Is Tokyo A Bull About To Wake Up?
It's hardly a reprise of the bubble years, yet the scent of quick money is in the air again at the Tokyo Stock Exchange. When Daiwa Securities Co. recently targeted Japanese office workers and housewives with ads in women's magazines promoting its "ministock" program for modest trades, 50,000 new customers signed up.
They're not the only Japanese investors returning to equities for the first time in years. With domestic life insurers and other big institutions joining investors from abroad, the Nikkei stock average rebounded to a four-year high of 22,282 in early April. Although it has retreated a bit since then amid fears of rising short-term interest rates, market watchers still expect the average to gain an additional 1,000 points or so and finish the year up 15% from its 1995 close. Some analysts even see the Nikkei hitting 25,000 in 1996.
Such bullish sentiments haven't been felt on the Tokyo Exchange floor for a long time. After its 1989 peak, the Nikkei plunged into a death spiral, shedding over 60% of its market value by the time it hit its low of 14,500 last summer. Then, the market finally turned around. As Japanese financial authorities took forceful steps to rein in the soaring yen and slash interest rates to record lows, overseas investors poured in some $62 billion in a huge bet on an economic rebound. Now, the locals, convinced that the yen will remain stable and credit easy, want in on the action.
UNTETHERED. Indeed, the Ministry of Finance (MOF) wants to see Japanese investors take part. The Ministry is making it easier for Japanese money managers running Japan's $2 trillion pension market to invest in equities. Free to steer more money out of government bonds yielding 3% and into stocks, pension funds plan to sink $40 billion into equities in 1996.
Tokyo's stock market staged abortive recoveries in 1993 and '94, of course. But "this is the real thing," insists Ian C. Burden, representative director at HSBC Asset Management Japan. Indeed, after four years of stagnation, investors are regaining confidence. Japan is on track for gross domestic product growth of about 2.5% in '96, with manufacturers preparing to announce profit gains of over 20% for the fiscal year that ended in March. Analysts expect pretax earnings to rise an additional 33% in the fiscal year ending in March, 1997. Industrial production, business investment, and consumer spending are also up. Even commercial-property prices may be close to bottoming out.
Small wonder that Tokyo stockpickers have jettisoned their defensive strategies of buying only companies with a proven technology edge, pricing power, or scads of cash. Now, some are moving into lesser-known companies traded on the over-the-counter market. Shuei Abe, manager of the Warburg Pincus Japan OTC Fund--whose net asset value has jumped by a third since last June--thinks innovative retailers will ride the rebound in consumer spending. His favorite: Yamada Denki Ltd. It is growing 40% annually by supplying personal computers to small markets outside Tokyo and Osaka.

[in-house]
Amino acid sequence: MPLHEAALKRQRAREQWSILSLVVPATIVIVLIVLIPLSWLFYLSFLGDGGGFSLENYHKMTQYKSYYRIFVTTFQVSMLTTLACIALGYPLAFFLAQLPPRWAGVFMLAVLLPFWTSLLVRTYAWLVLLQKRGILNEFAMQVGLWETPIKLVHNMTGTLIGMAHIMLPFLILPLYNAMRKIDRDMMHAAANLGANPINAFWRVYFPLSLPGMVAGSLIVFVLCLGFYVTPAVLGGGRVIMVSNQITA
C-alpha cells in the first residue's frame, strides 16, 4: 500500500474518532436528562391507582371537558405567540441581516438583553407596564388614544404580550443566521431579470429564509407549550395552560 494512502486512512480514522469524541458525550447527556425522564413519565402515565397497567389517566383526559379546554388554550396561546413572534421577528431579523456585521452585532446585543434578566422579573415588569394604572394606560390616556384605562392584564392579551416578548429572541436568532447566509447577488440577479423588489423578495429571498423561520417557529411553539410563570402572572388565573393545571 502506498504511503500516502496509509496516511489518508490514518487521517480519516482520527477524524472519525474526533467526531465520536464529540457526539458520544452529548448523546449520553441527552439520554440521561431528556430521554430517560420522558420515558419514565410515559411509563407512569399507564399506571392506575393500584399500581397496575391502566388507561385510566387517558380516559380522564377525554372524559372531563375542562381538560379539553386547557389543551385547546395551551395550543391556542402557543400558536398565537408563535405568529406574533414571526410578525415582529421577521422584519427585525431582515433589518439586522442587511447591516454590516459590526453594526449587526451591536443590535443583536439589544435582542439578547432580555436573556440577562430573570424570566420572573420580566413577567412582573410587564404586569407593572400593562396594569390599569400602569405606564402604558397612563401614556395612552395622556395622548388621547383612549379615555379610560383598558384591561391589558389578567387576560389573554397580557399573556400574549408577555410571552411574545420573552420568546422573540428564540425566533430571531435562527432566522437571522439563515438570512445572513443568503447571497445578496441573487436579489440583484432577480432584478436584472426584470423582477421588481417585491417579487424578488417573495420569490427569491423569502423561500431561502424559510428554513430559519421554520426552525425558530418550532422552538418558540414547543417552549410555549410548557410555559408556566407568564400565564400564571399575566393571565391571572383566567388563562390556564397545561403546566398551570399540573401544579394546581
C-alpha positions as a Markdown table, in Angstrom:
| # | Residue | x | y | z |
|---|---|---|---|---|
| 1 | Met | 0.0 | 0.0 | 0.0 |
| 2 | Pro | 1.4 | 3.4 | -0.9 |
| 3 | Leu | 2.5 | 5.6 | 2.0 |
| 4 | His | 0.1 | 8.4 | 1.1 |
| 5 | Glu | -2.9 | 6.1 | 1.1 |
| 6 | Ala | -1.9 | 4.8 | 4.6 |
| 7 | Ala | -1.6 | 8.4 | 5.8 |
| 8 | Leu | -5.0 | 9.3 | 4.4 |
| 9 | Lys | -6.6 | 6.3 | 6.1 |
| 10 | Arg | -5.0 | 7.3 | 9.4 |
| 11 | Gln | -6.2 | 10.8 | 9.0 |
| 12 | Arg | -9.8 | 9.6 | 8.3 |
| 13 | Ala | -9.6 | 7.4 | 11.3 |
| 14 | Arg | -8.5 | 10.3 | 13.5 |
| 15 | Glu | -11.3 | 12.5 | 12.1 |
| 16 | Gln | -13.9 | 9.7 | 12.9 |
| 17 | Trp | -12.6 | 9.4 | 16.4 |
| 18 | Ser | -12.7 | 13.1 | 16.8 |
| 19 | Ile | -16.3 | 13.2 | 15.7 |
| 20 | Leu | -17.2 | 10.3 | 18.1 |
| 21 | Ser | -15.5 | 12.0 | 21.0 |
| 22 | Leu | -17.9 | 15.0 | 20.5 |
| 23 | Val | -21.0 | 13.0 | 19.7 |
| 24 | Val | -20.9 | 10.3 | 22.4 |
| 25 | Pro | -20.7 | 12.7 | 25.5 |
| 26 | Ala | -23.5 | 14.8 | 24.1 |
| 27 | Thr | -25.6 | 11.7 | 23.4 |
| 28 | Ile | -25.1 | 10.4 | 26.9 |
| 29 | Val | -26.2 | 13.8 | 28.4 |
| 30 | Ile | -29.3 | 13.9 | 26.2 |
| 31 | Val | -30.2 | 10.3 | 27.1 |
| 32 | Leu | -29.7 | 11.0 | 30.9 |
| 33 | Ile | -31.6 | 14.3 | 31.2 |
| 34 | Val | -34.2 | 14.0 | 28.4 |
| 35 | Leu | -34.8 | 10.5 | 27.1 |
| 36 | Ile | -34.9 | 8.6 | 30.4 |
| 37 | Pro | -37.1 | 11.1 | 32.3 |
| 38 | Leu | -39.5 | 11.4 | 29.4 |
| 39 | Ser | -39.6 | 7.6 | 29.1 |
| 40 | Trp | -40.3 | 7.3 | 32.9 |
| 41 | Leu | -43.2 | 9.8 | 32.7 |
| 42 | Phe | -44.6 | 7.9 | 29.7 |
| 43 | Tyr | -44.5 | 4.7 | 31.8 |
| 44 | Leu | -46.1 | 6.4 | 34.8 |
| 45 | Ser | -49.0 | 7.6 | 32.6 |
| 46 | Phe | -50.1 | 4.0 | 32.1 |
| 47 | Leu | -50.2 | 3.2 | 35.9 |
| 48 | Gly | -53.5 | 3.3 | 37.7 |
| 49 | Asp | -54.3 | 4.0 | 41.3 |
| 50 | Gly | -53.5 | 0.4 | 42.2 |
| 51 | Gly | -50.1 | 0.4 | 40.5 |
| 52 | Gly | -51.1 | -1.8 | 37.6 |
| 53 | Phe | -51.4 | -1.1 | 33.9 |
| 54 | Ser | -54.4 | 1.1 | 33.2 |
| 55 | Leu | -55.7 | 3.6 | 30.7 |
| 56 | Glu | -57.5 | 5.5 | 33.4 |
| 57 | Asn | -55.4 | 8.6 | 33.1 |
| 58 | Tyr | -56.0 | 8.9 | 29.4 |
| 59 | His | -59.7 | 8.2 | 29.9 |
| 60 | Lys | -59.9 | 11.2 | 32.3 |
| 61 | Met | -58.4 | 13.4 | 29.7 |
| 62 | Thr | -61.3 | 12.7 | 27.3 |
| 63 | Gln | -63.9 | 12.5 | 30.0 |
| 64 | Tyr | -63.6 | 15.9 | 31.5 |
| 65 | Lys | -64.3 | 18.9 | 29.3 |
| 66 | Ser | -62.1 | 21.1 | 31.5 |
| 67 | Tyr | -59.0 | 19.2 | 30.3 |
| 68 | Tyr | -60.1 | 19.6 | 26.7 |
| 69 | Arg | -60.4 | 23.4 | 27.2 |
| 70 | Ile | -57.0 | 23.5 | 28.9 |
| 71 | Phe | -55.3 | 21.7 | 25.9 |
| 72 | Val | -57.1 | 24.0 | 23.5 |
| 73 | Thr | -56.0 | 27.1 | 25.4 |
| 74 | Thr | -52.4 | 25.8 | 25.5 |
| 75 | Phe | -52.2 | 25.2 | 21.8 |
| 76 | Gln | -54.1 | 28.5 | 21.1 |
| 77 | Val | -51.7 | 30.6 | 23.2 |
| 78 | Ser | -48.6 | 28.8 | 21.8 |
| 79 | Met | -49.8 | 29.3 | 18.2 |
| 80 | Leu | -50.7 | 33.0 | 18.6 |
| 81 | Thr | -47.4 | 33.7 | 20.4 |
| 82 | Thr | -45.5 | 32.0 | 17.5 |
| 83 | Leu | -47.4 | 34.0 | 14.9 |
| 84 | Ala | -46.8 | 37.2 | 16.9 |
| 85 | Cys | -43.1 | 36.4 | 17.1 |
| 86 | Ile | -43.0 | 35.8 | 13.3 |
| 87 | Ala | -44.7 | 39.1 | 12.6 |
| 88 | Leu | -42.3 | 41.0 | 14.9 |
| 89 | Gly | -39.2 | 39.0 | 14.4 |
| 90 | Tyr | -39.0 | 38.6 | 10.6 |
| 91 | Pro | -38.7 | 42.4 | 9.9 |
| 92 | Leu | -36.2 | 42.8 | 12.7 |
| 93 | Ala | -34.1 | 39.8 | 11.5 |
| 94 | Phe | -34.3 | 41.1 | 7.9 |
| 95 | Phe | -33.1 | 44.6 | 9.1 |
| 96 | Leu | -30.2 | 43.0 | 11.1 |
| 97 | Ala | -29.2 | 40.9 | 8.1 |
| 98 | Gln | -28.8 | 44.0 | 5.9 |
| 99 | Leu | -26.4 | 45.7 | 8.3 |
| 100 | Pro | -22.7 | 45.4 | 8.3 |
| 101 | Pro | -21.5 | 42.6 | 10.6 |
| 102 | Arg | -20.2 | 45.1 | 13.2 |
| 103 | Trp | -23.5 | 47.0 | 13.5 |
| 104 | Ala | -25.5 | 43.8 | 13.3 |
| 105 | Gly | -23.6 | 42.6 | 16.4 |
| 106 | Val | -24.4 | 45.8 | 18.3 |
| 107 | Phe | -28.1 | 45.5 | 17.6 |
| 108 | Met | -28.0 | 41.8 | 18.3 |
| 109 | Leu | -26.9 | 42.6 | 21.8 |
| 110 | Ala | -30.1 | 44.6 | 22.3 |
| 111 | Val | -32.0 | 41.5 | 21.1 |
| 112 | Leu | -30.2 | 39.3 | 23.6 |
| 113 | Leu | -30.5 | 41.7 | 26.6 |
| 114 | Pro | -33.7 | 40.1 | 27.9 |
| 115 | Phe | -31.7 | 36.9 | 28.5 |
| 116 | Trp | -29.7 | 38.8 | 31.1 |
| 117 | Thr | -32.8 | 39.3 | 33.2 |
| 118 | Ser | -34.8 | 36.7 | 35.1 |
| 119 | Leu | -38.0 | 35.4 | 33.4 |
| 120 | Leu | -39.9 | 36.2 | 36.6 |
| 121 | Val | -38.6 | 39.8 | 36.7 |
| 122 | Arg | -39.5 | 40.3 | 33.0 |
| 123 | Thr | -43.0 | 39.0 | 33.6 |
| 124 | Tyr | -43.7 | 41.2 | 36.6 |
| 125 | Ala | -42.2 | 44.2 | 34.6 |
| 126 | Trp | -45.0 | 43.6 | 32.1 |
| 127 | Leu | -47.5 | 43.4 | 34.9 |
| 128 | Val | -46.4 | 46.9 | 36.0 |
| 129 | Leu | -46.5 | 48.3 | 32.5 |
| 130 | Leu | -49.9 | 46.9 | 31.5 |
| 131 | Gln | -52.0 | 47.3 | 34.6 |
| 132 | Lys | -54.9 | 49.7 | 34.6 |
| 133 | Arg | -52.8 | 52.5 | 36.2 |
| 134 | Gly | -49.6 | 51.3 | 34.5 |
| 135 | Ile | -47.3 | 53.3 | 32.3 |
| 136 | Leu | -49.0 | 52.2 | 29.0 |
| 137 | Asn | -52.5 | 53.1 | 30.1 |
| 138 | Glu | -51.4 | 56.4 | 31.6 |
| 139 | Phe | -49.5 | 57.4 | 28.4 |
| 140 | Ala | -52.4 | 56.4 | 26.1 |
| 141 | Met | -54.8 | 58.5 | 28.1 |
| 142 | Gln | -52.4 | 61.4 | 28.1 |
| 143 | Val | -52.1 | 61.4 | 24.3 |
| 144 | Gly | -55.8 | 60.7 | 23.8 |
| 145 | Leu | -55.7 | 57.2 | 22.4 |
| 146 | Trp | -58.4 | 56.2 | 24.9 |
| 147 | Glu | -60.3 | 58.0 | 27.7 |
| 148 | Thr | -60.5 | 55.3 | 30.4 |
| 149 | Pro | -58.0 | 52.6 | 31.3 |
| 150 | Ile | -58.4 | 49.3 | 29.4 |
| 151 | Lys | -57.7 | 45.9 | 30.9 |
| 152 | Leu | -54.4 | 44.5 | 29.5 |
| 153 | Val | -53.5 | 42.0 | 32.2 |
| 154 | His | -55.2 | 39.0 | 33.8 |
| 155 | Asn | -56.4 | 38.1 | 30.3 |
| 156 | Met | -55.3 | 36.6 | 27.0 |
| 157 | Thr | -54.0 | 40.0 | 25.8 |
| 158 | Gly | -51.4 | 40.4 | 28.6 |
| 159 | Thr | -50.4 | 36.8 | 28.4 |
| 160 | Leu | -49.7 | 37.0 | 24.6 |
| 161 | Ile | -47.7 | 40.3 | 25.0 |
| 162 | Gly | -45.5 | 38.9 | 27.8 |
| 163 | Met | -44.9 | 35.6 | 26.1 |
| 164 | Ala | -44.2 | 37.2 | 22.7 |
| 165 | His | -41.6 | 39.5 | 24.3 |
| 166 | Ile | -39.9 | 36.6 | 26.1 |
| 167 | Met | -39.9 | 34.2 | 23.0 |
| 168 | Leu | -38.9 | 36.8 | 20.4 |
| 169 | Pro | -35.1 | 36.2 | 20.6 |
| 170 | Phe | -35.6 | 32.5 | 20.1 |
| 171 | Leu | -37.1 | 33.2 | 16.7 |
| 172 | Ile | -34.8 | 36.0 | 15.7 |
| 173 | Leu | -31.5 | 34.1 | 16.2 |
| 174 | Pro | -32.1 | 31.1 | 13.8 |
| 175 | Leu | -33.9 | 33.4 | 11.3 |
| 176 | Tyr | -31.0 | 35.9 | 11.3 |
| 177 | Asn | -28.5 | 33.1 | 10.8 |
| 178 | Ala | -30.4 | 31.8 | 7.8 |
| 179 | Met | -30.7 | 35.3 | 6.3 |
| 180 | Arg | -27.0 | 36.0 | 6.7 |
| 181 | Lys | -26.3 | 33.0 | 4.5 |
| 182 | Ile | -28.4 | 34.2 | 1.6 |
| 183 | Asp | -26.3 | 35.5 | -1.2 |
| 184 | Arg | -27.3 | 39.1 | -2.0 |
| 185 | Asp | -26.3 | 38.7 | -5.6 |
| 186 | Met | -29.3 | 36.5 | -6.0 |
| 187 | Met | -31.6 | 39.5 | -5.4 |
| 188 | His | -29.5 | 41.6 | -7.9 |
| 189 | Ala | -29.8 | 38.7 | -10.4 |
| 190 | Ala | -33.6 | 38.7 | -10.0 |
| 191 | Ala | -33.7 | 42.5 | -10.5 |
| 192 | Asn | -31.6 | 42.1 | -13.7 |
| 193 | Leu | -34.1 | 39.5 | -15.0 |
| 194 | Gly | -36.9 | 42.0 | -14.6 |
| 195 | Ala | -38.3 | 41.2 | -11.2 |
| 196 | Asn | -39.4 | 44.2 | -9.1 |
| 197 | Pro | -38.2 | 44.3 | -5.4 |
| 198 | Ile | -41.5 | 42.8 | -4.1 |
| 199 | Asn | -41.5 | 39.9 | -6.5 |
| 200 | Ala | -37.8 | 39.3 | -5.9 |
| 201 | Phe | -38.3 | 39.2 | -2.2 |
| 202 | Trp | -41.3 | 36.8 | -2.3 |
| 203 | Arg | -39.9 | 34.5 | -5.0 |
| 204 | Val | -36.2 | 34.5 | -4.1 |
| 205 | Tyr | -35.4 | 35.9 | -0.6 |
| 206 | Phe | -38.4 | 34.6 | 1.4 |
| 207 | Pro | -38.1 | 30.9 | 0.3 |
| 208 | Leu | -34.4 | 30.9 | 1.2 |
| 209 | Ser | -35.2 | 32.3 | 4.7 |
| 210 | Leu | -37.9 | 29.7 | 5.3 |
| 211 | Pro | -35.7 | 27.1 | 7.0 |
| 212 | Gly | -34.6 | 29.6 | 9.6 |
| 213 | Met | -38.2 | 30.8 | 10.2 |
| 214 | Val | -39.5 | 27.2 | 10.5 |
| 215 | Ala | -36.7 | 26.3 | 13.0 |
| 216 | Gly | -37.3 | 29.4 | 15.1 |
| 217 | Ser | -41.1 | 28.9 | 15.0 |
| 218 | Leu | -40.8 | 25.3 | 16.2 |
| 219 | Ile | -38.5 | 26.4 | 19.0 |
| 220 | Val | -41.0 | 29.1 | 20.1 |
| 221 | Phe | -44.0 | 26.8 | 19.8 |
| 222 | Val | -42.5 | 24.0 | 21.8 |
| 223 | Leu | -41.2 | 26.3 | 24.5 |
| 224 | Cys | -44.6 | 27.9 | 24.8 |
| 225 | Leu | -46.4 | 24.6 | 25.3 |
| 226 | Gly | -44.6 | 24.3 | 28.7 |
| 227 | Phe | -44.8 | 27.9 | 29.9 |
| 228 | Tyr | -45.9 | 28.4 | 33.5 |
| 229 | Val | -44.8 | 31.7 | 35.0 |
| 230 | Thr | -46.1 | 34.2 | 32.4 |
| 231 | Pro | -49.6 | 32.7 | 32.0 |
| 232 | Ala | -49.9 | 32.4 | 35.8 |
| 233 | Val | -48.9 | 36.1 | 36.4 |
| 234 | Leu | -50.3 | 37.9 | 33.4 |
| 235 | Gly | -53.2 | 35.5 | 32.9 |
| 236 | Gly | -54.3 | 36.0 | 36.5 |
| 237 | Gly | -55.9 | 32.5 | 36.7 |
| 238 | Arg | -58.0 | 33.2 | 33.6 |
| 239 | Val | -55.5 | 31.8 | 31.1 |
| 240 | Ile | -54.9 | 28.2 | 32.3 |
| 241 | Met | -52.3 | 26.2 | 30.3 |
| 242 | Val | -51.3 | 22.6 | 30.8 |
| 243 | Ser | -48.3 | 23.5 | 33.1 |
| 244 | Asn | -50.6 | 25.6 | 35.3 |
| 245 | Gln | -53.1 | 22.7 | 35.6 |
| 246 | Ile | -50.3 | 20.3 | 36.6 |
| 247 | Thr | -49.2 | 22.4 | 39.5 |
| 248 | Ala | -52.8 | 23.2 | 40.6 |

TESTS IN STORE. Big-capitalization auto, steel, and equipment issues are also coming back into fashion, as are high-tech stocks, even though they were bid up by American and other overseas investors last year. But the rally still could face some tough tests before a bull market is finally in place.
Fears that the Bank of Japan might raise rates if the economy rebounds too quickly have already trimmed some of the Nikkei's gains and pushed the dollar down modestly against the yen. But some economists think the economic recovery may start to slow as early as next year. Consumer spending, for one thing, could suffer if the MOF, as expected, pushes through a hike in the national consumption tax to cope with Japan's widening budget deficit.
The rising deficit itself could push long-term interest rates higher. And while banks are currently enjoying a windfall by borrowing at near-zero rates and plowing the money into stocks and bonds, their estimated $800 billion in bad debts is still expanding, thanks to record-high corporate bankruptcies. A big bank failure could trigger a run on bank stocks--a sector representing 23% of the Tokyo Stock Exchange's market capitalization.
So far, though, the Nikkei's turnaround looks like anything but a fluke--especially now that individual Japanese consumers are starting to buy. Kenichi Sagami, general manager mf equities for Yamaichi Securities Co., points out that individuals control $11 trillion in financial assets. If Japan's penny-pinching homemakers pile into stocks, this rally should have some staying power.